Lockdown did a number on our social lives, but one benefit has been the amount of time we’ve been able to spend with our fur babies. While it’s been good times for us though, the looming end of lockdown means possible pet anxiety as they adjust to us pissing off again multiple nights a week.
Fortunately, you can help adjust your pup or cat (or other animal baby who is needy, lol) quite easily. It’s best to start doing it now so they don’t lose their shit in a few weeks, k?
Here are some tips from Dr. Katrina Warren, spokesperson for Snooza – they make these calming pet beds that I 1000% genuinely love, my dog had one before she ate the stuffing out of it because she doesn’t understand the concept of having nice things.
1.Establish A Safe Place
Basically, create a space where your pet feels calm and relaxed. For some, this is a whole room – my Millie for example sleeps in the laundry, and sometimes when she’s stressed she just goes in there and lies on her bed.
For others, it could just be a doggy bed that has a blanket they can crawl under, or a particular corner of the room.
2. Set Up Chew Habits
For dogs, chewing can be a source of anxiety release. So providing yours with chew toys, or chew treats like pigs ears (gross) or bully sticks (literally a cow penis or something, Millie froths them) can be a good way to give them some calming down-time.
Bonus – it helps prevent them from chewing your furniture and shoes.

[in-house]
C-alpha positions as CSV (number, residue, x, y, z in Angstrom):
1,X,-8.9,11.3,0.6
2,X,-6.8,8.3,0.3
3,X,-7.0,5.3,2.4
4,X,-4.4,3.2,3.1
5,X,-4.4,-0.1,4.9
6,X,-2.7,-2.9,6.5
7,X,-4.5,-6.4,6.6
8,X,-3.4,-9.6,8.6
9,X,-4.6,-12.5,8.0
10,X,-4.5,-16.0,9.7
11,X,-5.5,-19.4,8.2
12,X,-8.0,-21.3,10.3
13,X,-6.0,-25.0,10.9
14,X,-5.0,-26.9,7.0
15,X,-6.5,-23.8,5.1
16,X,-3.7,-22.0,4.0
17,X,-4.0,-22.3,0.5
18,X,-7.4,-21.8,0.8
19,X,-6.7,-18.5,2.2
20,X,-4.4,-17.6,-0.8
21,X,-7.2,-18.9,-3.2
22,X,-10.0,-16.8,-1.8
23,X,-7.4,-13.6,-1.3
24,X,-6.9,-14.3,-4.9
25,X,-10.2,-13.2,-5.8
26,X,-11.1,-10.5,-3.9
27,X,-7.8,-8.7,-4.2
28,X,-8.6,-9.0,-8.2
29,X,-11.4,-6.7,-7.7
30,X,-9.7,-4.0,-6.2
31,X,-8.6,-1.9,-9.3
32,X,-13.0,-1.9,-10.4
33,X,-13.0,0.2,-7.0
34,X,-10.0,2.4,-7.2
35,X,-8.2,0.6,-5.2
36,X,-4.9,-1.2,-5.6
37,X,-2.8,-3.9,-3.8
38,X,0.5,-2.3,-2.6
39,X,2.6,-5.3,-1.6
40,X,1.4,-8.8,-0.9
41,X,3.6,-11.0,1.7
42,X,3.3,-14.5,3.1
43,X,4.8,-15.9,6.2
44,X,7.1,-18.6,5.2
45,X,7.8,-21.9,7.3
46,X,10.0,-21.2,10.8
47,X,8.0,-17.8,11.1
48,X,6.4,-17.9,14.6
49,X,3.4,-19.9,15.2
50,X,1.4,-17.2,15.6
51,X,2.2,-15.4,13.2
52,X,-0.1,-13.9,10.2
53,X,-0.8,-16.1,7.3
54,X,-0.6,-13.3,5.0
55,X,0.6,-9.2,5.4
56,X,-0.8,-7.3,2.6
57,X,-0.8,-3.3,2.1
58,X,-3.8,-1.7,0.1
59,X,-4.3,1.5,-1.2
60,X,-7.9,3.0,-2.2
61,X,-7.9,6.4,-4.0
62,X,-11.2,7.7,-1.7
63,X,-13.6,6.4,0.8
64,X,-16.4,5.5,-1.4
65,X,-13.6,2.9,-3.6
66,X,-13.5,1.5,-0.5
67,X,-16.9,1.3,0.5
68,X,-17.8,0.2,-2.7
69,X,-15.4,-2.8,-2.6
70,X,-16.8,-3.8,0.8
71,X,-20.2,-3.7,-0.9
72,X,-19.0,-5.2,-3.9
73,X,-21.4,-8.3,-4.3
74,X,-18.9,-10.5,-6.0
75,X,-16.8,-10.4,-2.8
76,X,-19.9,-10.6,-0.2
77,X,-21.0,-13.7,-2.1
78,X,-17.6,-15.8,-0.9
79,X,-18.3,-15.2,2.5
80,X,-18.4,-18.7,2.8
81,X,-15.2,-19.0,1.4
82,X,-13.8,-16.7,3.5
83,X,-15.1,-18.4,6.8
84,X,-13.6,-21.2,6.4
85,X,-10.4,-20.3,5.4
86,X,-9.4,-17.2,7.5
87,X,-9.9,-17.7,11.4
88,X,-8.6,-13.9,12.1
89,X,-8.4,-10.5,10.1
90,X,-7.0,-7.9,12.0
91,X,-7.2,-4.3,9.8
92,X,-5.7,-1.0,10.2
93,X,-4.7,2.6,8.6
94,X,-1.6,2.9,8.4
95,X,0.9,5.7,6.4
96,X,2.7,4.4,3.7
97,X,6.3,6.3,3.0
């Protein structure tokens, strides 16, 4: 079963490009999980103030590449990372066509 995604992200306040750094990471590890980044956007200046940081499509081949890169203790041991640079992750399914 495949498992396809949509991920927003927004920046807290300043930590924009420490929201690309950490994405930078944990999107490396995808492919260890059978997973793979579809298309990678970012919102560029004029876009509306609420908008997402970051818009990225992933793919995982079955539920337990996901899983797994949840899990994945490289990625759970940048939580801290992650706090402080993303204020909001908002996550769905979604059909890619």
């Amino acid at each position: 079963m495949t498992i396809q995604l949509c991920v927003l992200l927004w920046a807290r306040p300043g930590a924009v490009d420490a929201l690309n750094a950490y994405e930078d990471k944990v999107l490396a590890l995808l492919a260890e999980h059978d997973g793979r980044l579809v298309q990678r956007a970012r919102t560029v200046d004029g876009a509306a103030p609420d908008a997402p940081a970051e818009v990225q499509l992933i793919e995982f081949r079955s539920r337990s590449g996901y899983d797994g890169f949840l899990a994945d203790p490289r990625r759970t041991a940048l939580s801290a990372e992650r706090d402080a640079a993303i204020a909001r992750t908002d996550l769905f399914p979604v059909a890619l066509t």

3. Give Them Some Time Alone At Home
I know it’s hard not to smother your dog/cat/rabbit in iso, but giving them some alone time through this lockdown period is important.
Even if you just go for a long walk without them, or in my house we put Millie out in the lounge room for a few hours while we work. Anything that gives them some separation from you so you don’t end up with separation anxiety dramas when you go back to work, you know?
4. Get Regular Exercise In
Dogs need exercise, fact. Even if you have the most slothy greyhound in existence, you need to get them outta the house for a bit each day.
I saw a marked difference in Millie when we started taking her for two walks a day – she settled down at night easier and was less reactive to noises in the yard, which means she was less agitated. Just like humans!
5. Maintain A Routine If You Can
Routine is great for humans dealing with anxiety, so naturally it works for pets too. Things like giving them their breakfast around the same time each morning, taking them for walks around the same time each day, and keeping their day bed in the same spot are all ways to help your pet feel secure.